Loyola University Chicago

Loyola University Museum of Art


Media Contact:
Megan Troppito
Communications Specialist

Loyola University Museum of Art Presents the Annual Crèche Exhibition

Crèche of the Year: Argentina

CHICAGO, December 2013 – The beloved holiday exhibition Art and Faith of the Crèche: The Collection of James and Emilia Govan returns this year at the Loyola University Museum of Art (LUMA). The exhibition will be on view now through January 12, 2014.

Every year since 2009, LUMA has exhibited during the holiday season crèches donated to the museum by Washington, D.C. collectors James and Emilia Govan. This gift comprises over 500 works created by artists and artisans from over 100 countries.

Beginning in 2012, LUMA decided to highlight a crèche with ties to a world event. This year the work comes from Argentina and was created by Mario Mendoza in 2009. LUMA choose this particular crèche to celebrate the election of Pope Francis in March of this year. The 266th Bishop of Rome, Pope Francis was born Jorge Mario Bergoglio in Buenos Aries, Argentina. He is the first Pope elected to this sacred office from the Society of Jesus, the religious order of priests that runs Loyola University Chicago.

Reflective of Argentinian culture familiar to the new Pope,Argentinian Nativity is filled with colorful flavors found in the country where it was made. In this scene, we see a couple dancing the gato, a fast waltz, to the sound of local musicians; an ox cart with a cow-skin canopy, once seen on streets all over Argentina; and a rhea, an ostrich-like creature indigenous to several countries in South America. The three wise men offer nontraditional gifts of silverware, a clay vessel, and eggs in a basket.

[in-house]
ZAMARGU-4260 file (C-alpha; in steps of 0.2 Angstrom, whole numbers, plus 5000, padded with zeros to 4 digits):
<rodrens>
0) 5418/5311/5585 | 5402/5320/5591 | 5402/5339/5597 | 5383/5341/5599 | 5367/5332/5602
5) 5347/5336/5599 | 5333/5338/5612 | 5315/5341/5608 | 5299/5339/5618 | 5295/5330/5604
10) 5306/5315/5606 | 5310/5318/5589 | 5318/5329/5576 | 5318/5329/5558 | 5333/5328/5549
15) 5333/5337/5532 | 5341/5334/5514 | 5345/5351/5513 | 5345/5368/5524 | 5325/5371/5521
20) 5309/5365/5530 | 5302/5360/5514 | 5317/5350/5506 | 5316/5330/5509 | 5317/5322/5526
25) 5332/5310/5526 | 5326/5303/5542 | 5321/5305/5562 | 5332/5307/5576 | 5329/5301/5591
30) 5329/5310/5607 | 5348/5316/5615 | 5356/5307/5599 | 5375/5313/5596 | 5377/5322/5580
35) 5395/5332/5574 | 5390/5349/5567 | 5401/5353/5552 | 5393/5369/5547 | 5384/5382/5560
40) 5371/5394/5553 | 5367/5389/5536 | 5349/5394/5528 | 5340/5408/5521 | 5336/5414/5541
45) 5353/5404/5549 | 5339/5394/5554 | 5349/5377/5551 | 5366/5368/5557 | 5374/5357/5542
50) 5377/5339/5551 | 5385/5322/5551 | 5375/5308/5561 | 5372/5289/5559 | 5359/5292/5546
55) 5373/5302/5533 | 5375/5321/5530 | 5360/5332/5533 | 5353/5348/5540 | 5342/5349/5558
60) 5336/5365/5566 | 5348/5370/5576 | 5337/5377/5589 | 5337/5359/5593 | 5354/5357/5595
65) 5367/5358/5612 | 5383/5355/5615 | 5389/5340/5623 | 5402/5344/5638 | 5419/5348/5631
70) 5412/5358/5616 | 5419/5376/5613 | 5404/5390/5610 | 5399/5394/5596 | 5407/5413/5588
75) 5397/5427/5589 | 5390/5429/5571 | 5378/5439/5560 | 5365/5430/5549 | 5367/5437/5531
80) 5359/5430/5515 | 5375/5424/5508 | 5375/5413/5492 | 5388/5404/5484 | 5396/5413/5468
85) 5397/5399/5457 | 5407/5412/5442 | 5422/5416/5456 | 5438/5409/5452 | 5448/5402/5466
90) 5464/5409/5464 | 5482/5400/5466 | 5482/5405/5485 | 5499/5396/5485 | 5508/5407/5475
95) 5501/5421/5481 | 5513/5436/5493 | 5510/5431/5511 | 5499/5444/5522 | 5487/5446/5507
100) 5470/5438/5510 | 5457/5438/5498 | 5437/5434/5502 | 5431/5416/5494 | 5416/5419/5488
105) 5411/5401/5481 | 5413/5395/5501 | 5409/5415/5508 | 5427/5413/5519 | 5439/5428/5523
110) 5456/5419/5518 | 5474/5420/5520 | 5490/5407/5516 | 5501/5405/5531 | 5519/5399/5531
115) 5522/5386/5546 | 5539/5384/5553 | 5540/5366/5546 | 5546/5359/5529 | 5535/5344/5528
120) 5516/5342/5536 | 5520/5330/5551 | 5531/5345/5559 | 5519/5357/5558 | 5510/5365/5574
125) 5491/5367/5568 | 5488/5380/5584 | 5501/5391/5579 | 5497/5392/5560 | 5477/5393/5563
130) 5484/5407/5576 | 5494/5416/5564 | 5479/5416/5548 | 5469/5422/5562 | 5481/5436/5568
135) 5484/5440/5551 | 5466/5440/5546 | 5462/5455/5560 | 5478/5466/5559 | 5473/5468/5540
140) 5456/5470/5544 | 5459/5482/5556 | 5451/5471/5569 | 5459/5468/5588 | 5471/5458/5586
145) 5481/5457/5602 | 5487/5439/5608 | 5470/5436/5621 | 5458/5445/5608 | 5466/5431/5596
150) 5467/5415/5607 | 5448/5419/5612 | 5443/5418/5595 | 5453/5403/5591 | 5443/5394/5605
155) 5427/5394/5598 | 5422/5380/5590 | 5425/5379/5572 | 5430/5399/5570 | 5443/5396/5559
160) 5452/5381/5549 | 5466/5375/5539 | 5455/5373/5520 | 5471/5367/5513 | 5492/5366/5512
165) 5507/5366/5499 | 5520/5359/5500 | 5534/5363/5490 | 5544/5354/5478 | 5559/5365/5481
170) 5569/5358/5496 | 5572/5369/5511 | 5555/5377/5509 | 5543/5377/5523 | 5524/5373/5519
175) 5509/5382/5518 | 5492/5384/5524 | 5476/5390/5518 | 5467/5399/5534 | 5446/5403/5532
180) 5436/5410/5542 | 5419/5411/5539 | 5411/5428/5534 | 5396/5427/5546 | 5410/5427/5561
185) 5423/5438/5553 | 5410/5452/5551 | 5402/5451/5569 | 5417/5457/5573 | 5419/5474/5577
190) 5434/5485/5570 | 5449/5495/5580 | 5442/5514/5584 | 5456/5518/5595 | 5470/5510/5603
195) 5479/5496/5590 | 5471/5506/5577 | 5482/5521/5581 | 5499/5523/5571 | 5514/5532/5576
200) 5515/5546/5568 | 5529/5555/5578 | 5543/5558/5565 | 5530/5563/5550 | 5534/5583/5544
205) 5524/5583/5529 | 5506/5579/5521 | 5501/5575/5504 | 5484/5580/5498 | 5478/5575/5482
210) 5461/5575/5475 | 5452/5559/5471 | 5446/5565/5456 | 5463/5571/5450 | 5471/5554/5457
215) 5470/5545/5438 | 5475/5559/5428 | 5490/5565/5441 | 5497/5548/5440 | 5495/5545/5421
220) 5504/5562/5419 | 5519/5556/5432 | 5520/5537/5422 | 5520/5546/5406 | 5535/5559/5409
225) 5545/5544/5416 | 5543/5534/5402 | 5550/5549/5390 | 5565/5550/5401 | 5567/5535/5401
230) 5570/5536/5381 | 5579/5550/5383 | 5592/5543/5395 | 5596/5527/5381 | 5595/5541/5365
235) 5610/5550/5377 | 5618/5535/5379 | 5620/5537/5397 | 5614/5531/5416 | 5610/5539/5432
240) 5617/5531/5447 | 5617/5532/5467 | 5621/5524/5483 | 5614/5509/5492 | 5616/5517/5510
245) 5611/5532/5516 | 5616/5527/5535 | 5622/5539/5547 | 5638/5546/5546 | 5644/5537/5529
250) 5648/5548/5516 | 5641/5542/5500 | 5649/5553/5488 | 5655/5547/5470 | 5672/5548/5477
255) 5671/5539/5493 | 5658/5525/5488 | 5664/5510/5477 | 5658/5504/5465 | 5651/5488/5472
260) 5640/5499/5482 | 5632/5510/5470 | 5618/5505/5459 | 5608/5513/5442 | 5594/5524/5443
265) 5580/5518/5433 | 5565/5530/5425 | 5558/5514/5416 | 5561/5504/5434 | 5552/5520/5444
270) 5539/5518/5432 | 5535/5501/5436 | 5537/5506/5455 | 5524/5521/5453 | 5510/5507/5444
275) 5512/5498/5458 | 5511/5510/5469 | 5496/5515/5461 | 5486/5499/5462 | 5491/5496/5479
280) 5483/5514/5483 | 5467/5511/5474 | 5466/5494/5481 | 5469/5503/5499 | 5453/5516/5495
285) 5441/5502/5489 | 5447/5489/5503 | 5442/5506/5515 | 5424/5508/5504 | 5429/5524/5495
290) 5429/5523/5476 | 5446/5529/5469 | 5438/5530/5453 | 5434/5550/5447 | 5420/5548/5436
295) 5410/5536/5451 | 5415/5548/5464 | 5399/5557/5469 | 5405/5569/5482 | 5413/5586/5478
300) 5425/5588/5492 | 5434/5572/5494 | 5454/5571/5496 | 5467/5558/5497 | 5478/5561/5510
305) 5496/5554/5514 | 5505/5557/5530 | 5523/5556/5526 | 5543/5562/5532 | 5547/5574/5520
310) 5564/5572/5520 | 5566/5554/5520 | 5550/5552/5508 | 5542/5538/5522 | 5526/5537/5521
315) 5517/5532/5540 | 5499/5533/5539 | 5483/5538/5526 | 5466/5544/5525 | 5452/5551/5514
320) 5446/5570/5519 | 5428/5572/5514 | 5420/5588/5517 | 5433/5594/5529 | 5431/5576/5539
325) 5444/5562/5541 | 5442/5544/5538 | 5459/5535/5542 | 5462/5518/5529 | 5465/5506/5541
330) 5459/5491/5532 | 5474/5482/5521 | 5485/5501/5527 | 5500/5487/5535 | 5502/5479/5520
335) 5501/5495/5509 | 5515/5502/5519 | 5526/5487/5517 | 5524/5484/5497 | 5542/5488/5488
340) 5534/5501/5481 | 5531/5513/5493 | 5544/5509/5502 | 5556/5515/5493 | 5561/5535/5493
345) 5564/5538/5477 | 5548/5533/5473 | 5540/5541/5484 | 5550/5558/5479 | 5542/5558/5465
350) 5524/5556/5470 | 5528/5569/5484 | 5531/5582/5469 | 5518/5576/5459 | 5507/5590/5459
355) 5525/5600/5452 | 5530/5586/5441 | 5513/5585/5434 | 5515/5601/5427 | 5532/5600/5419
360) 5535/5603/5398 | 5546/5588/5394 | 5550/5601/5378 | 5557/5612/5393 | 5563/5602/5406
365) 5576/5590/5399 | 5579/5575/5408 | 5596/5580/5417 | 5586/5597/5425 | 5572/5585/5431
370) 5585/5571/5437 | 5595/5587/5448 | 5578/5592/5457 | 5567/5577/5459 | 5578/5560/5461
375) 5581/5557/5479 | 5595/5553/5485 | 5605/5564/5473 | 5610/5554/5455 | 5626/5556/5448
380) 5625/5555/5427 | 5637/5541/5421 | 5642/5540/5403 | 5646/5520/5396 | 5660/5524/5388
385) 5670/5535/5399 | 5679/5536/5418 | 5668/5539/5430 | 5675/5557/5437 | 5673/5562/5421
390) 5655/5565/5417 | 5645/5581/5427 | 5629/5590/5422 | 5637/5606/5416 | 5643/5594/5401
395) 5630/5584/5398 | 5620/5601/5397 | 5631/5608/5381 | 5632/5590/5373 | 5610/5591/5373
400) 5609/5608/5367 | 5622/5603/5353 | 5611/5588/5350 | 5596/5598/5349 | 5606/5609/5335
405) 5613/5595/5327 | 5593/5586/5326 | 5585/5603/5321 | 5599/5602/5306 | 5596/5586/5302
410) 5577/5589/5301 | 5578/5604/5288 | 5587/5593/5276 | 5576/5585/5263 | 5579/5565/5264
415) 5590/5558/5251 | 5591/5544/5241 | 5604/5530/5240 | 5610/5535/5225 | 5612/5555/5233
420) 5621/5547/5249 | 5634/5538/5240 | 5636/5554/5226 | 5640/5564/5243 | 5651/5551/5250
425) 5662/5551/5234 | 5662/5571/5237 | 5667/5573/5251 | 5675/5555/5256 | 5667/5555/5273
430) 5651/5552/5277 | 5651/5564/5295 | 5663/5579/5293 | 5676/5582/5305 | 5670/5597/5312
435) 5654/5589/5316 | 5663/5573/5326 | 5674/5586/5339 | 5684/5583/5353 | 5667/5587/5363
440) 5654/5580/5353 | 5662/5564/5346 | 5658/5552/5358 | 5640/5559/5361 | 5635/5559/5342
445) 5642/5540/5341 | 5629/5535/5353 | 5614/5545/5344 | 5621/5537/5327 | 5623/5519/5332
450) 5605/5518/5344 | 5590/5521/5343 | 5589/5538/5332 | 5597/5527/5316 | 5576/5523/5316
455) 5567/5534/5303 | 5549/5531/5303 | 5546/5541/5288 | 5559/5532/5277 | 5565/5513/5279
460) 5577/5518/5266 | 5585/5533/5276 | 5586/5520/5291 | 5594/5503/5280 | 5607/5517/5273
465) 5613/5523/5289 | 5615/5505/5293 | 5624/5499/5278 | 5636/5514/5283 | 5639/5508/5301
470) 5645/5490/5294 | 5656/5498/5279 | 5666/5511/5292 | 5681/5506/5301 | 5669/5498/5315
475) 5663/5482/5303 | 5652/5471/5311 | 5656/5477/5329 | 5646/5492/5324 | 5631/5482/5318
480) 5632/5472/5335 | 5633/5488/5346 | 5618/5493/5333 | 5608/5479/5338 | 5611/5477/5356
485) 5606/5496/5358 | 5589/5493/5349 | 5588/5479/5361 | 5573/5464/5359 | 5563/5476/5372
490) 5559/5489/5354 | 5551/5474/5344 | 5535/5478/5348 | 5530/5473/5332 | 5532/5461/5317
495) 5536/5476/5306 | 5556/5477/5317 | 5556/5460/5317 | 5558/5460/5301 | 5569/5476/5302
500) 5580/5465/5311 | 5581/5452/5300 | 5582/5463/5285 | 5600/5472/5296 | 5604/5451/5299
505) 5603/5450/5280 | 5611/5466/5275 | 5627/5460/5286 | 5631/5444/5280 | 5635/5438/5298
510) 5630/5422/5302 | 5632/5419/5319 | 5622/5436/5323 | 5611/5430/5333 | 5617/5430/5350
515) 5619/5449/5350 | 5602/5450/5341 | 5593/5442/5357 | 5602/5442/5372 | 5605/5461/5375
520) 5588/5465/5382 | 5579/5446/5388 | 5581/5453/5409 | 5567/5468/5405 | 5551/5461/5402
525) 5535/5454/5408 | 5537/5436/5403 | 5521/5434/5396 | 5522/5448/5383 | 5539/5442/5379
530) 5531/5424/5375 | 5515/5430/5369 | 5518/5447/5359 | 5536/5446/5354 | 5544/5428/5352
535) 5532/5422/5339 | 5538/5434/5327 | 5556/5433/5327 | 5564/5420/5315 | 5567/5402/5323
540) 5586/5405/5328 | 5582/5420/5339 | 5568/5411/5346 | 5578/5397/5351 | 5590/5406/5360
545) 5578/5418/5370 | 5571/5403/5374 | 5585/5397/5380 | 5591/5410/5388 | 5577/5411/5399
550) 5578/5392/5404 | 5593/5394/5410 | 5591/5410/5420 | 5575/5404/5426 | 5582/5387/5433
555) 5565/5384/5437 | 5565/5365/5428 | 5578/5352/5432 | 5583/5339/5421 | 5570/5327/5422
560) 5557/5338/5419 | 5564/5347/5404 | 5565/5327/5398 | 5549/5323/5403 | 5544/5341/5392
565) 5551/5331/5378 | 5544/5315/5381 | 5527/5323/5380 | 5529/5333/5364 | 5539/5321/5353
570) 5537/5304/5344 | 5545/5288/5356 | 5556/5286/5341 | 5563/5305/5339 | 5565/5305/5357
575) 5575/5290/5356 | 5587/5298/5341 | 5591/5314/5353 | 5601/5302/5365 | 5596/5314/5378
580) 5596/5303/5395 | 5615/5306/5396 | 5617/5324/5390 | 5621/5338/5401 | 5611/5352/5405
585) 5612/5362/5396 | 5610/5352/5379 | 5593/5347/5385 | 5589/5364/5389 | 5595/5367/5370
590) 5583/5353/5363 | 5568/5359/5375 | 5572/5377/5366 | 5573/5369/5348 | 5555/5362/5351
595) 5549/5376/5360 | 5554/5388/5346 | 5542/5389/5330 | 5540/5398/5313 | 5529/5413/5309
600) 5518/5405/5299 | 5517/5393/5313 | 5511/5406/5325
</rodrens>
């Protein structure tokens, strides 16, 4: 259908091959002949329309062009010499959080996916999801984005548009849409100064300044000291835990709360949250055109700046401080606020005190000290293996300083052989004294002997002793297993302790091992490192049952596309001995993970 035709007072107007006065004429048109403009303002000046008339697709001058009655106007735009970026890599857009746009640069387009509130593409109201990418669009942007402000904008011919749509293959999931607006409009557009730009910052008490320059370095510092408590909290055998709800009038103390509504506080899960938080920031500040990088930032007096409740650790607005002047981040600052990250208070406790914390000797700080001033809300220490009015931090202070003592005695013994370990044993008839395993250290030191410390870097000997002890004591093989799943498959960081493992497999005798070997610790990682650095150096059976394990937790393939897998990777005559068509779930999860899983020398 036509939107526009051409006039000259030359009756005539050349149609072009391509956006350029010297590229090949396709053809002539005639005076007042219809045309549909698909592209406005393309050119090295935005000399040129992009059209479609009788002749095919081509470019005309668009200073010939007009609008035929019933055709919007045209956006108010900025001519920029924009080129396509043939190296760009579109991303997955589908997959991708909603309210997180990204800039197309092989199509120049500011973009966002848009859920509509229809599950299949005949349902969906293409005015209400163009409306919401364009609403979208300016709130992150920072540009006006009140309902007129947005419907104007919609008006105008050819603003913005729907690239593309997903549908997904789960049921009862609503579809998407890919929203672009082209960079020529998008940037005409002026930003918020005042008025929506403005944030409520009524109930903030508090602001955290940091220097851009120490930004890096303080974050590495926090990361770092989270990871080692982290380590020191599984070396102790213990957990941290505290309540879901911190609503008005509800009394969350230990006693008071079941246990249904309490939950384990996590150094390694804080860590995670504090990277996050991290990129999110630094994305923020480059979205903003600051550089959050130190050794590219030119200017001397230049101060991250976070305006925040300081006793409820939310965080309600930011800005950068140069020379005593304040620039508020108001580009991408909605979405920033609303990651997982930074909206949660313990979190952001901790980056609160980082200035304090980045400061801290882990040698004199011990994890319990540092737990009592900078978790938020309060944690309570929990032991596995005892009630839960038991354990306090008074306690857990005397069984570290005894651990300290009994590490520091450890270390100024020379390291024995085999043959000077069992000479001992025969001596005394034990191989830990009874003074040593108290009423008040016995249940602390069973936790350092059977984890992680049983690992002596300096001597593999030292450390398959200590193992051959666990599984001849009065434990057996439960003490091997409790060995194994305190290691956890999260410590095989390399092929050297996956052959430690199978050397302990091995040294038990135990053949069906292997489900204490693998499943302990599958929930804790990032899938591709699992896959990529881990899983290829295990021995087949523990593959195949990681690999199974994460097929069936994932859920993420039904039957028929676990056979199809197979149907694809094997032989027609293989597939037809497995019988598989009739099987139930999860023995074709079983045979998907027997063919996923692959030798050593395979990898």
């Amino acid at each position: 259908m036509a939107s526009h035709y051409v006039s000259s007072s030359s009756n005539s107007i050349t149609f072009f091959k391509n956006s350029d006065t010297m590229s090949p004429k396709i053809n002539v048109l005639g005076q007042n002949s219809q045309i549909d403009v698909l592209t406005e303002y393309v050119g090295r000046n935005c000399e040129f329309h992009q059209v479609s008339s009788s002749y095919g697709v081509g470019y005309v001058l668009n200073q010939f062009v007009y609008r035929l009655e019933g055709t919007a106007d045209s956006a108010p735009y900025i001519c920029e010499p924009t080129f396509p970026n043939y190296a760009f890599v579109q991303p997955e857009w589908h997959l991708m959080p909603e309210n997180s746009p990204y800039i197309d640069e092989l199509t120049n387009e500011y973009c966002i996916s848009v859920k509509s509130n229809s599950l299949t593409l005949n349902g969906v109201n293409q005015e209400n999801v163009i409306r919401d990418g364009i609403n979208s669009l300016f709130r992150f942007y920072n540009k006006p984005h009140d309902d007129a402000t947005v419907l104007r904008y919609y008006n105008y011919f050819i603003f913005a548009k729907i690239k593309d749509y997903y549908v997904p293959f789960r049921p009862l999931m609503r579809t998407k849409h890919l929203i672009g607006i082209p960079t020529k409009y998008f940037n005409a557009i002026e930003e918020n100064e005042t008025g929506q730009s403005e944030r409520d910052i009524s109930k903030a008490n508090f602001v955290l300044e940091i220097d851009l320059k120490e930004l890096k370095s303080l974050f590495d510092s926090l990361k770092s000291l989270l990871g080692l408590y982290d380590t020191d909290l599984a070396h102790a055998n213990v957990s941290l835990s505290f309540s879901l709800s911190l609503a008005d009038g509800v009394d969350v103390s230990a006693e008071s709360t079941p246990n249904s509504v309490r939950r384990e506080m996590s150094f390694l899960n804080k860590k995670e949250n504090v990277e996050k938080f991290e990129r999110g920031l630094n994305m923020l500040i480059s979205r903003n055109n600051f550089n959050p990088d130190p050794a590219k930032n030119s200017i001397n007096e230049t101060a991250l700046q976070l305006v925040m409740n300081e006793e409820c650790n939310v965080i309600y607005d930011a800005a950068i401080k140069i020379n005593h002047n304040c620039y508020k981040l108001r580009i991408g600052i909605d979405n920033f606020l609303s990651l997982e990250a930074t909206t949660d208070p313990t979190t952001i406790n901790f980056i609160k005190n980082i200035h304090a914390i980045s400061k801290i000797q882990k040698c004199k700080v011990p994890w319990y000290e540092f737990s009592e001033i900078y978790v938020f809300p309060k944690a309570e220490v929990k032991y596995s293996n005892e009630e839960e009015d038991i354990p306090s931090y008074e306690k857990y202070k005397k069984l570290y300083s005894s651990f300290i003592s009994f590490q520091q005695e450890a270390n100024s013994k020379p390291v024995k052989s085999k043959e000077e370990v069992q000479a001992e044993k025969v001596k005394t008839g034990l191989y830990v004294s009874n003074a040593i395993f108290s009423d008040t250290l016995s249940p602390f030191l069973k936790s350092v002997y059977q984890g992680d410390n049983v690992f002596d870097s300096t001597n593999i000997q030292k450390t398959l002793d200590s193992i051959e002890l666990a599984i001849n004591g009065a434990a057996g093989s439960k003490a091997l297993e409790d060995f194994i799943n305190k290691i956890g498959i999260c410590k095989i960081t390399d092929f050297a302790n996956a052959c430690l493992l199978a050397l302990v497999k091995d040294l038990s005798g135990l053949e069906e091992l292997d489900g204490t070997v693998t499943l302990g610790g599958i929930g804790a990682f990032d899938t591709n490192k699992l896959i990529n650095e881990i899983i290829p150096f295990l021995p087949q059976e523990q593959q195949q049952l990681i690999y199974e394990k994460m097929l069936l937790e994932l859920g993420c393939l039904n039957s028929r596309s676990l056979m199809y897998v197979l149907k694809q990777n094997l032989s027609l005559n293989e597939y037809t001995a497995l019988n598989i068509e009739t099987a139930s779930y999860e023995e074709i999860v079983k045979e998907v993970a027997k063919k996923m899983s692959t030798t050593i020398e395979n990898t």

The origins of the crèche can be found in 13th-century Italy with Saint Francis of Assisi. Before his Christmas mass in the town of Greccio in 1223, he decided to create a live nativity scene replete with humans and animals cast as Biblical figures in order to illustrate his teachings. Shortly thereafter, Pope Honorius III gave his blessing to the exhibit, and demand by both clergy and laypeople for nativity scenes grew, eventually spreading across Europe. Works were both two and three dimensional. Several hundred years later as Christianity spread throughout the Americas, Africa, and Asia, artists began to incorporate native elements into their crèches to reflect the place where they were created. Elements, such as architecture, clothing, flora, fauna, and gifts from the wise men, took on a decidedly local flair.

Crèches in the Govan Collection range from a single unit of the Holy Family to complex, multi-figured scenes that show daily life in villages. One of the more elaborate crèches on view is a szopka, a crèche with origins in Kraków dating to 19th-century Poland. The artist has included buildings found in Kraków as a backdrop to the nativity scene.

Many of the crèches on view have an interesting story of how they were acquired by the Govans. Gifts from family and friends and commissions by the collectors helped to build the collection over 40 years. Today, Govan looks for crèches from countries not yet represented in his collection and delights in finding crèches with compelling stories, such as the one from the West Bank. It was created by a Muslim artist and given to Govan, a Christian, by a Jewish friend.

To learn more about the Art and Faith of the Crèche: The Collection of James and Emilia Govan, visit LUC.edu/luma.

Image Credit: Hanneke and Les Ippisch, Lincoln Memorial, Washington, DC, crafted in Montana, wood, paper, wire, ribbon, The James and Emilia Govan Crèche Collection; generously sponsored by Ms. Joyce Ruth Saxon, a Martin D’Arcy Society member and LUMA docent

About LUMA
Opened in 2005, the Loyola University Museum of Art is dedicated to exploring, promoting, and understanding art and artistic expression that illuminates the enduring spiritual questions of all cultures and societies. As a museum with an interest in education and educational programming, LUMA reflects the University’s Jesuit mission and is dedicated to helping people of all creeds explore the roots of their faith and spiritual quests. Located at Loyola University Chicago’s Water Tower Campus, the museum occupies the first three floors of the University’s historic Lewis Towers on Chicago’s famous Michigan Avenue. For more information, visit the museum’s website at LUC.edu/luma.

Art illuminating the spirit!